Perhaps "it" is the mysterious "intuition" that appears at the higher levels of skill.

  3. Thank you Tempo and Robert for some very interesting and useful reading.

  4. @Bryan:

    Thank you for participating in the discussion! I'm glad there is value in what we have written. Temposchlucker provides the core ideas; I merely try to elaborate on and clarify my own thinking in response to his lead. Temposchlucker and AoxomoxoA (among many others) have investigated the subject of adult chess improvement for a long time and have freely published the results of their (ongoing) investigations. I can only look on in awe at the dedication and persistence with which they pursue the Holy Grail. I am sometimes overwhelmed with the vast amount of relevant and interesting information available on these blogs. I'm sure the corpus of these authors would fill many volumes of worthwhile books, if published.



  5. One last point, and I'm off to work.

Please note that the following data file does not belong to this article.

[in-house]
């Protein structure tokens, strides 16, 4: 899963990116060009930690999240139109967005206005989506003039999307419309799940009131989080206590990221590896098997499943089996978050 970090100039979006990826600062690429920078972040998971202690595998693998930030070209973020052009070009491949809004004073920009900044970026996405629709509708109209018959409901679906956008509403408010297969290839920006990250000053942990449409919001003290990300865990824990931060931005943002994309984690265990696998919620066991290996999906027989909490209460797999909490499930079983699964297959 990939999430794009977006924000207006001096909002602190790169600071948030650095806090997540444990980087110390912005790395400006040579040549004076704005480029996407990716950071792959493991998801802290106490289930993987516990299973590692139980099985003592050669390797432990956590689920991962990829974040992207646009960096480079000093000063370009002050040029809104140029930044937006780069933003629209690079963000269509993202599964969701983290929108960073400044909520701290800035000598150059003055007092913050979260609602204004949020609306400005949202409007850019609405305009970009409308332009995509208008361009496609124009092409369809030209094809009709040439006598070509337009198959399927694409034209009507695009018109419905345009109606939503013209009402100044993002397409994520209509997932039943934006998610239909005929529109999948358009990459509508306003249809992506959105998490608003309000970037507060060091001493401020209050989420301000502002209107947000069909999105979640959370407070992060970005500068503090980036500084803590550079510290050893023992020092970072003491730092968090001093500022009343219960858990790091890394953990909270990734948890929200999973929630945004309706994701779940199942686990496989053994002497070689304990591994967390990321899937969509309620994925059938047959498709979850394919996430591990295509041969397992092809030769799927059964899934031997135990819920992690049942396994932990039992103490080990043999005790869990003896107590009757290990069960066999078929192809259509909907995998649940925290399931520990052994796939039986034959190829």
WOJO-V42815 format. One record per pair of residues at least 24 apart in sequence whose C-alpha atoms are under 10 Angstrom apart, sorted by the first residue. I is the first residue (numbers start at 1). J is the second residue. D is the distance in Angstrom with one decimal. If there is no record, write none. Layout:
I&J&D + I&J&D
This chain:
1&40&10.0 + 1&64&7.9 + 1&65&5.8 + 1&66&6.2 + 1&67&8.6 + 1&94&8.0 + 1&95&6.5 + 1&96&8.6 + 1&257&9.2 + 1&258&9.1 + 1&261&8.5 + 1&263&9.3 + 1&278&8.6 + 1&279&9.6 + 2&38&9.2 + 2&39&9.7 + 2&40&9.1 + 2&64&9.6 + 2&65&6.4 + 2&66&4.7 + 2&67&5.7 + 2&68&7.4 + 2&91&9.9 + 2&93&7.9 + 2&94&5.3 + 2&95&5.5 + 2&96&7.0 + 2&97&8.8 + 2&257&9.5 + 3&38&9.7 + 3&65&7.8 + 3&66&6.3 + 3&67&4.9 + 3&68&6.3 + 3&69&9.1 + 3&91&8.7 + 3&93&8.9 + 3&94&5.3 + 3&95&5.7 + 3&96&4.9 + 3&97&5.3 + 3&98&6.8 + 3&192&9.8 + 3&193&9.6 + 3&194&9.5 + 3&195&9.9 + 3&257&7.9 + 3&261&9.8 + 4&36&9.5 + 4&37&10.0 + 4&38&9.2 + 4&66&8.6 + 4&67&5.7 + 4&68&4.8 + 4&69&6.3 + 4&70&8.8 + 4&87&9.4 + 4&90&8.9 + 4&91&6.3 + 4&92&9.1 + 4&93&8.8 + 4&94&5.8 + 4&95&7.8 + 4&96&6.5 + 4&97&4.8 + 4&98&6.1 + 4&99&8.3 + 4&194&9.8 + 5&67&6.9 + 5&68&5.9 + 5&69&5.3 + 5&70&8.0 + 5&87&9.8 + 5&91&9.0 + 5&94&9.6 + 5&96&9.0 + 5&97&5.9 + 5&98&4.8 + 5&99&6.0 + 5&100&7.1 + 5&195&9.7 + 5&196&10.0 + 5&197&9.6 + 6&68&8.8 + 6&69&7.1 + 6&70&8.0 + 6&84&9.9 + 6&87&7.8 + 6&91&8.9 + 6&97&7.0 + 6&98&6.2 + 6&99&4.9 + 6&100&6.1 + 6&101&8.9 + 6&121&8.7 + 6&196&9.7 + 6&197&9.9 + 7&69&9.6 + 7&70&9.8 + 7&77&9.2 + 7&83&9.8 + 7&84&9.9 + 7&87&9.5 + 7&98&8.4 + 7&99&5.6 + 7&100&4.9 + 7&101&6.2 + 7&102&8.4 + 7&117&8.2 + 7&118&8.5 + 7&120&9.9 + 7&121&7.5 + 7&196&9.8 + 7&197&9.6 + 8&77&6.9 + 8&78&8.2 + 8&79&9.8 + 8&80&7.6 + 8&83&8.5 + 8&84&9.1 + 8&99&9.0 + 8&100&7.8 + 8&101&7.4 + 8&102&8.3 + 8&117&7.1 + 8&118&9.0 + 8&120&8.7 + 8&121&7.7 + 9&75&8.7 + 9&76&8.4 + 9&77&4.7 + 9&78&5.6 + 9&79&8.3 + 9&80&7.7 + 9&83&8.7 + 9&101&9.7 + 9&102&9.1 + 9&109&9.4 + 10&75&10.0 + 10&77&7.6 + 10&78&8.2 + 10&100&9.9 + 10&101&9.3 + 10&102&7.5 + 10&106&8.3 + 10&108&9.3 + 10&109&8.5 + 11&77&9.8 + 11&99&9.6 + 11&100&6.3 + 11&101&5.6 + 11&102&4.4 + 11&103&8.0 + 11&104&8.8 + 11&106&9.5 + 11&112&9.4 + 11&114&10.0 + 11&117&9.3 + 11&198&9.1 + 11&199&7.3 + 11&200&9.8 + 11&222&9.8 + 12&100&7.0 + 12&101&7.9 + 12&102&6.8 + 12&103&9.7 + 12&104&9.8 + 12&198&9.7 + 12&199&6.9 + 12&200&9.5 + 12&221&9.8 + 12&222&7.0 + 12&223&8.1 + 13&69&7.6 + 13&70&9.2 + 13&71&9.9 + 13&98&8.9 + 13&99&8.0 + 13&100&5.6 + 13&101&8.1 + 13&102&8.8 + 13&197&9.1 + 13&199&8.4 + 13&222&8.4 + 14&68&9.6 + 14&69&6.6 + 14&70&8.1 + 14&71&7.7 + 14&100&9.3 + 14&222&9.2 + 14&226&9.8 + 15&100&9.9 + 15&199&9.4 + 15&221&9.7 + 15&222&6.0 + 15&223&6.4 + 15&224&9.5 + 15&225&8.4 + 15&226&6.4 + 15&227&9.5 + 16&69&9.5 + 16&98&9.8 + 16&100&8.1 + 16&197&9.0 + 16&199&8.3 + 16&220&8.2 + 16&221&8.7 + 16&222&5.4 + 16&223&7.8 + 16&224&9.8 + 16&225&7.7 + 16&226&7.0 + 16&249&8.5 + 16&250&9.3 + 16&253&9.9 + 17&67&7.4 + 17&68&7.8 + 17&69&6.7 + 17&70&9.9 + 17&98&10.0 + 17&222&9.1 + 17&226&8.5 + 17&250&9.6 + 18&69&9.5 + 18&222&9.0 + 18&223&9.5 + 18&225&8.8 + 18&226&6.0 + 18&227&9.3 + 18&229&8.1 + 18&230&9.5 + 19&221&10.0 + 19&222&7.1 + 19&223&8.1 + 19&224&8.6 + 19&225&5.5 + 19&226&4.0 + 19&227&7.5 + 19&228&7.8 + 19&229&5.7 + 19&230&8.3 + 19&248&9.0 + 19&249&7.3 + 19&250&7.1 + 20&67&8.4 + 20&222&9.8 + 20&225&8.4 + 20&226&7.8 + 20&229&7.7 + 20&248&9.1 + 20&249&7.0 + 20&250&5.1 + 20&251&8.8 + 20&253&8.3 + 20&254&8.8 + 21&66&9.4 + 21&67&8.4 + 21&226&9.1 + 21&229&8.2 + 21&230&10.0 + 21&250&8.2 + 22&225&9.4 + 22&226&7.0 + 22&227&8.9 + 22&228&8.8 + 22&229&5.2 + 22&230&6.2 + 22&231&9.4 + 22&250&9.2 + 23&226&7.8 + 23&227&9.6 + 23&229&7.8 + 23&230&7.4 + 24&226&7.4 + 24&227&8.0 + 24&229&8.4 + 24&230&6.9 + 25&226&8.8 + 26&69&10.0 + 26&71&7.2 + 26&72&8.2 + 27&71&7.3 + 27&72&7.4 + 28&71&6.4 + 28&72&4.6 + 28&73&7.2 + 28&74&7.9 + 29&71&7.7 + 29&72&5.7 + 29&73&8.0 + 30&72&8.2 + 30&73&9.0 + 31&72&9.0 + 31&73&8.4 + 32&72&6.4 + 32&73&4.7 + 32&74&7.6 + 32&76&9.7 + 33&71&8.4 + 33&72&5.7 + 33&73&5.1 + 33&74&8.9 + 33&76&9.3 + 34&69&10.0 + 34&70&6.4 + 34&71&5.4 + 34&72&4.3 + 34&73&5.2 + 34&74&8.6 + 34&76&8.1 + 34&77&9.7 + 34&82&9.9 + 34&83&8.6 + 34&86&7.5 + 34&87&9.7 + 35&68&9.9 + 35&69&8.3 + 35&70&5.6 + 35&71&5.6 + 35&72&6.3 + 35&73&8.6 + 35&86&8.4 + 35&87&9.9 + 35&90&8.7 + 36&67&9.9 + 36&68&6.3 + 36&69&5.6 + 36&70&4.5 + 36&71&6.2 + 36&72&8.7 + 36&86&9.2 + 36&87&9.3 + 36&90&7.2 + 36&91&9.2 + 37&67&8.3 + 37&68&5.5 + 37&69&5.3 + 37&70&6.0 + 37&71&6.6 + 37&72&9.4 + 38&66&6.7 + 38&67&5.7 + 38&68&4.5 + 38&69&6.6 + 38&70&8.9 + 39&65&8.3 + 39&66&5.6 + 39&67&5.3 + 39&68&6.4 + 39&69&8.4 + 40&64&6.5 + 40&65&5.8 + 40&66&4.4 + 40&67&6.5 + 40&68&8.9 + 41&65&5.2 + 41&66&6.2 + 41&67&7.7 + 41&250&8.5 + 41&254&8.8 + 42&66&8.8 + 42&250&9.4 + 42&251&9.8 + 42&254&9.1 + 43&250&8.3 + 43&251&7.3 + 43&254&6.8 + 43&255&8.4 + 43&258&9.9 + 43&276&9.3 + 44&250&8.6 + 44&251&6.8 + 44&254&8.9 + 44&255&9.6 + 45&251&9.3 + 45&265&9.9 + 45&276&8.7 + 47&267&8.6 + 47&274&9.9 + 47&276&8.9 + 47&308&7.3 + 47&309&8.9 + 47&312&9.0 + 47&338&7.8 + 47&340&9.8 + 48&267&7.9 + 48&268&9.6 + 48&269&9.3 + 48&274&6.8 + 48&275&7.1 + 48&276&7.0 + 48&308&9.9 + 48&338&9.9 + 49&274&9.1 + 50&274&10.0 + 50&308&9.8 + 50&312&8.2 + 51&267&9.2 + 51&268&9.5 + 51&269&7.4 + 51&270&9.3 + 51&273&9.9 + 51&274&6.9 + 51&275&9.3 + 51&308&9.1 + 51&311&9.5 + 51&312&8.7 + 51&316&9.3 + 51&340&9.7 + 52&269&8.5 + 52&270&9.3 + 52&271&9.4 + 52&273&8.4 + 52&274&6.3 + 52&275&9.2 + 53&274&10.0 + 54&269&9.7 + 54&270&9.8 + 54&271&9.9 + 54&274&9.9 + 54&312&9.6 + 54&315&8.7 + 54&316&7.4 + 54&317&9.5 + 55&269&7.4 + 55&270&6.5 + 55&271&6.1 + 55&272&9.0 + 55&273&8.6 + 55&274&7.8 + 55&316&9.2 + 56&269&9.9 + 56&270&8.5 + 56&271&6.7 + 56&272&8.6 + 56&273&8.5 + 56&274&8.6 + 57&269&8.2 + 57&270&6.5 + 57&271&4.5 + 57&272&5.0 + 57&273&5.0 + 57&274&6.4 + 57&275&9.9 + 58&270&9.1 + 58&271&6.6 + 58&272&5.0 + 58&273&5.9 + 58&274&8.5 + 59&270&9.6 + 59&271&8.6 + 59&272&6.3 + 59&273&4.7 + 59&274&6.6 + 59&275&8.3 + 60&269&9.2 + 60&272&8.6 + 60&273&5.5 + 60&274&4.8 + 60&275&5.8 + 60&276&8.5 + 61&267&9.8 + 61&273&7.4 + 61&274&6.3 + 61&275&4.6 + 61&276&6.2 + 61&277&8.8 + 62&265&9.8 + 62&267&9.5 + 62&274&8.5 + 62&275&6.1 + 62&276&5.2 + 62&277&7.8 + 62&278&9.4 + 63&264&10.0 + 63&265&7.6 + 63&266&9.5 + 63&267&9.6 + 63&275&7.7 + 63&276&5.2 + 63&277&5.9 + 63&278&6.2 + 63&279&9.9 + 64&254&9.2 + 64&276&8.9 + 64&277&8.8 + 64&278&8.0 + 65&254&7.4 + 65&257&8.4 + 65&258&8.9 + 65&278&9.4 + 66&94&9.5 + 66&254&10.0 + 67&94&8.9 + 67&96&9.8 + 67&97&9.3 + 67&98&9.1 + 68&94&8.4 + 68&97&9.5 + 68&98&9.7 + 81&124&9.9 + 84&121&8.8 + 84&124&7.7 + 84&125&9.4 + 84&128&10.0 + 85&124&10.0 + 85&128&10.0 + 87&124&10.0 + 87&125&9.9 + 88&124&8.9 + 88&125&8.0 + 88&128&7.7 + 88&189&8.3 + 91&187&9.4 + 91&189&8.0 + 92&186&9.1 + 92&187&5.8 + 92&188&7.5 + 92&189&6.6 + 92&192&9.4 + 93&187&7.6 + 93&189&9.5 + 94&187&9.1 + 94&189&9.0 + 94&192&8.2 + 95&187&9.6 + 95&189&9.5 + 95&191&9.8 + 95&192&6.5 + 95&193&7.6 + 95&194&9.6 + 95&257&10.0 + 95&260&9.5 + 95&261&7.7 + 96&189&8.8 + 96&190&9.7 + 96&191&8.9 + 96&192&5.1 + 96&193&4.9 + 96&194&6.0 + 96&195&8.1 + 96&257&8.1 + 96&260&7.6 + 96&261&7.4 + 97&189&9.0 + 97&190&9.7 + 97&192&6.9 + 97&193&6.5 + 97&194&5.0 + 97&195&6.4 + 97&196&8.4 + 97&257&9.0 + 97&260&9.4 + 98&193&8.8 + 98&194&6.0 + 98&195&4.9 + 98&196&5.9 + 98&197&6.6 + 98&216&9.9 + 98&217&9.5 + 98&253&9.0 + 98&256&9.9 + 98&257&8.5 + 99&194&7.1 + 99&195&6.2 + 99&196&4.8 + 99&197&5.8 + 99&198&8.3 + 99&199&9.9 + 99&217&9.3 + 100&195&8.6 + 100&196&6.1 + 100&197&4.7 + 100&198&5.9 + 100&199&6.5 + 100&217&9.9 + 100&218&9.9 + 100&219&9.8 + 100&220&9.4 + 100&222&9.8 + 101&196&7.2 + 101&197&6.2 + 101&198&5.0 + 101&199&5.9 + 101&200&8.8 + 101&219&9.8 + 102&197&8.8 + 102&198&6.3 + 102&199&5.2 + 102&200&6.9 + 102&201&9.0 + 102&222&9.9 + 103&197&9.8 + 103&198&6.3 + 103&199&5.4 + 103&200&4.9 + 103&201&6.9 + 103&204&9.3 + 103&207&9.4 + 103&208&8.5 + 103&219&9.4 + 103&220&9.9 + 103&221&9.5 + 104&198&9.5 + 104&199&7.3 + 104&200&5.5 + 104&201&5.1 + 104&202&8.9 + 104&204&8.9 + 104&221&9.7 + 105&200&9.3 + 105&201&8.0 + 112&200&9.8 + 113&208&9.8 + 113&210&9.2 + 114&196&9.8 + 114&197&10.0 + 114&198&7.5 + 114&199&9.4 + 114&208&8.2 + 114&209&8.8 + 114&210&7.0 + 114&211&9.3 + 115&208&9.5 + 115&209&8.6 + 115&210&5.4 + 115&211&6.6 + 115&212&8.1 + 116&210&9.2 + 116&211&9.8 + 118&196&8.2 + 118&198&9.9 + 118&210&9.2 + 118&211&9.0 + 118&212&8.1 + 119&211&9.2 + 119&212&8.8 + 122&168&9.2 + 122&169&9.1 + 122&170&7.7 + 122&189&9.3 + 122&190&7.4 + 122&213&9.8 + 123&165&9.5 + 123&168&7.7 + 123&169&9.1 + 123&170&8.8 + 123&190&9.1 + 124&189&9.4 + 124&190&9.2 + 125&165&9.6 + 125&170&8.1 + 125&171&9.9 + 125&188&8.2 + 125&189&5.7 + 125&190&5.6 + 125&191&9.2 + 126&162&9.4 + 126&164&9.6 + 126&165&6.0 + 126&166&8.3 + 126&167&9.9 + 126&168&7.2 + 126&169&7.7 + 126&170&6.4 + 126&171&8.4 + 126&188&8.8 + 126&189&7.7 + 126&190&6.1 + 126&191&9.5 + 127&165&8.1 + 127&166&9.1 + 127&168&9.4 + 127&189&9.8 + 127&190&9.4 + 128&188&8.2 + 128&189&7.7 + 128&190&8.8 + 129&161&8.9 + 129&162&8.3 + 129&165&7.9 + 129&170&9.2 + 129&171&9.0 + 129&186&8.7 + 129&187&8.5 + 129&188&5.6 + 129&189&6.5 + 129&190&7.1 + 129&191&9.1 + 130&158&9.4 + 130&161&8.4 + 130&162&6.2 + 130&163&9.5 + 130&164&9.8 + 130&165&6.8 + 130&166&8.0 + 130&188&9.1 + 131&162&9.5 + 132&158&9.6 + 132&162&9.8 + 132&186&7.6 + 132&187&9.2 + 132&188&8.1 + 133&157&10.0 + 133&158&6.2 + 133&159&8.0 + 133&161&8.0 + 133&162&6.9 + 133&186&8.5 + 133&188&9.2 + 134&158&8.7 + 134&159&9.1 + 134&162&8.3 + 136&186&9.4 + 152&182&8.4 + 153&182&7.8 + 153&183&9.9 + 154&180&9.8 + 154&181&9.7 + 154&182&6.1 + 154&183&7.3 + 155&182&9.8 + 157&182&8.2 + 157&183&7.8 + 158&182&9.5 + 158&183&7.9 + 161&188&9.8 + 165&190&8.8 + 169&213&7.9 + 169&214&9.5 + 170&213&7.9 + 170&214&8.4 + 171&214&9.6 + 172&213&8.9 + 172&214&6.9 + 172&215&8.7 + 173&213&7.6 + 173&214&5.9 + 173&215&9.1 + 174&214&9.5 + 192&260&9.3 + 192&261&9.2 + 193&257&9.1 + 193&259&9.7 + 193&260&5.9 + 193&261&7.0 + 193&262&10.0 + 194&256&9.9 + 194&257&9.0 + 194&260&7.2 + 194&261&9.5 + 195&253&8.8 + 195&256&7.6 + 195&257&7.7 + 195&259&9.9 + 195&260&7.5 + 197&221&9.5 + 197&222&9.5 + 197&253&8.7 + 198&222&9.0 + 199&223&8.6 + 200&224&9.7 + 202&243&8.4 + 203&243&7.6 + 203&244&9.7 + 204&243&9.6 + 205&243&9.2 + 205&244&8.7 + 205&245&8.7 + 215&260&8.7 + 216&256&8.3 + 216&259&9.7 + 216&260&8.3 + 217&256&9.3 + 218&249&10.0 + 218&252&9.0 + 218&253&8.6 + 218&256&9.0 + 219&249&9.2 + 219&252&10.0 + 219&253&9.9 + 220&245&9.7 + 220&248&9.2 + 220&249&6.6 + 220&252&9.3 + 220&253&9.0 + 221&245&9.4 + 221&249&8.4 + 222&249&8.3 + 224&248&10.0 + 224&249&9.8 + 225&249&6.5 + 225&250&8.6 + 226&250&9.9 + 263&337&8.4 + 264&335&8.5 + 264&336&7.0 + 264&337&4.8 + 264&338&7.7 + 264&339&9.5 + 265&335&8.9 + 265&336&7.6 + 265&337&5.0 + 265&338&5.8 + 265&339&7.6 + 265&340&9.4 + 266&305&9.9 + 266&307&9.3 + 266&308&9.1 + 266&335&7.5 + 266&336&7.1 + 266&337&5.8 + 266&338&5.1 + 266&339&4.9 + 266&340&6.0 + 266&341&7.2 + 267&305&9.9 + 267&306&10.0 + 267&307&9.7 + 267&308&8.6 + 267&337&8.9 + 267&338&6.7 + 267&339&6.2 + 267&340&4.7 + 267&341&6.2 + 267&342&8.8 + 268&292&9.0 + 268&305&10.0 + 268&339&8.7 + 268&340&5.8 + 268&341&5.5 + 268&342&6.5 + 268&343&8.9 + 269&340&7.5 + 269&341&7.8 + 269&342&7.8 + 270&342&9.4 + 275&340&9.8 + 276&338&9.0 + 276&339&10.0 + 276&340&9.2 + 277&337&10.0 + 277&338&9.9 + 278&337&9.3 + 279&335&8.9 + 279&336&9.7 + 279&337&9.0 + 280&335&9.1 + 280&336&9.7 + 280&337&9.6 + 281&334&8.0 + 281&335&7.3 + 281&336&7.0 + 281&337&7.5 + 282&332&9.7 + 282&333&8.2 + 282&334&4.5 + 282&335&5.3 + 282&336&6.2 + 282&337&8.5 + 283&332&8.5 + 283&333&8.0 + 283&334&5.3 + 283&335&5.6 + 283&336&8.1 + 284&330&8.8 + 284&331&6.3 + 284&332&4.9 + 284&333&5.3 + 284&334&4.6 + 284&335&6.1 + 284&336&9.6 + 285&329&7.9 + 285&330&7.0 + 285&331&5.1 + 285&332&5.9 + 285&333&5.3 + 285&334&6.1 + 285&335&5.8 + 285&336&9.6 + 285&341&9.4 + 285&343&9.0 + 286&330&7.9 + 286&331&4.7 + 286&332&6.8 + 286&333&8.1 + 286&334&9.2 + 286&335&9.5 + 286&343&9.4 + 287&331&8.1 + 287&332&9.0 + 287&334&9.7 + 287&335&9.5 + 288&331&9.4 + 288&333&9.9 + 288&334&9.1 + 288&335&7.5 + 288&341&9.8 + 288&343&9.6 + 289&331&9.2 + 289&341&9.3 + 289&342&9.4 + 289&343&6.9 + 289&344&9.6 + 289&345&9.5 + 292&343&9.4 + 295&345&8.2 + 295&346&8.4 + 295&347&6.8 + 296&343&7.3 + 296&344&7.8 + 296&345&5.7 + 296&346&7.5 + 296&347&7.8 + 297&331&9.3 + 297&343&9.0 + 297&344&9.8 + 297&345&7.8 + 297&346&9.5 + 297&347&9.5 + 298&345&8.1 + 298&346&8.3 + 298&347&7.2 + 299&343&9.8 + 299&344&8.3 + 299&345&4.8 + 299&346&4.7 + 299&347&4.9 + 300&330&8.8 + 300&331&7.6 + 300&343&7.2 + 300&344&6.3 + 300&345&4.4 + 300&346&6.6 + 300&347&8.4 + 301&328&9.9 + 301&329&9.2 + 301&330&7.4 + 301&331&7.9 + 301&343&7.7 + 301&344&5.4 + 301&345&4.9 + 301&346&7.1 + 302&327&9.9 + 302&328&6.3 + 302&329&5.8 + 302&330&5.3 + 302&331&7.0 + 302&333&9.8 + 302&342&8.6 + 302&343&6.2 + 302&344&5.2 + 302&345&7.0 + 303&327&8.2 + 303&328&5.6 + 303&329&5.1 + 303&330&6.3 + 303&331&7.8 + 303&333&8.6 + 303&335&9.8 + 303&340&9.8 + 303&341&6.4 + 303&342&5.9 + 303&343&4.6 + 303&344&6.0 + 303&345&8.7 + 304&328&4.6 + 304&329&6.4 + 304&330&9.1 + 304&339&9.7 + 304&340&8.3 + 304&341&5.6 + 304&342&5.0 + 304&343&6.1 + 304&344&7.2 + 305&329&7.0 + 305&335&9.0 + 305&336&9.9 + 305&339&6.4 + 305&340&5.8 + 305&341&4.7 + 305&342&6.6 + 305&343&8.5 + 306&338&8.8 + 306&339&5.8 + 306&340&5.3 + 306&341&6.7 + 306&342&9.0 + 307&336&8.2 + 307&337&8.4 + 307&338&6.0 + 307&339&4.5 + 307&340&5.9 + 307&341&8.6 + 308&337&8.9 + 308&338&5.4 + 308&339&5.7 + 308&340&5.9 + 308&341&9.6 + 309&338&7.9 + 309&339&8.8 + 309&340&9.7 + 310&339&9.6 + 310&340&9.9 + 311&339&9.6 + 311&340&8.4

I was just re-reading the Introduction to Martin Weteschnik's Understanding Chess Tactics and I found something that I had overlooked in my rush to get to the "meat" of his book; that seems to happen often to me. I occasionally emphasize his points.

    Tactics can be broken down into basic elements and systematically analyzed. Therefore everybody should be able to understand tactics and use tactics successfully in his or her games. [We could only wish for THAT to be true for US!!]

    World Champion Steinitz once pointed out that combinations are not coincidences or strokes of genius but the result of concrete positions. He taught us [well, maybe some of us] HOW TO ANALYZE ANY GIVEN POSITION FOR ITS ELEMENTS. The same method used to analyze positions can be applied to combinations. They too can be broken down into their elements. Although tactics sometimes can be very complicated, there is good news: TACTICS CONSIST OF BASIC ELEMENTS THAT CAN BE LEARNED LIKE A LANGUAGE or mathematics.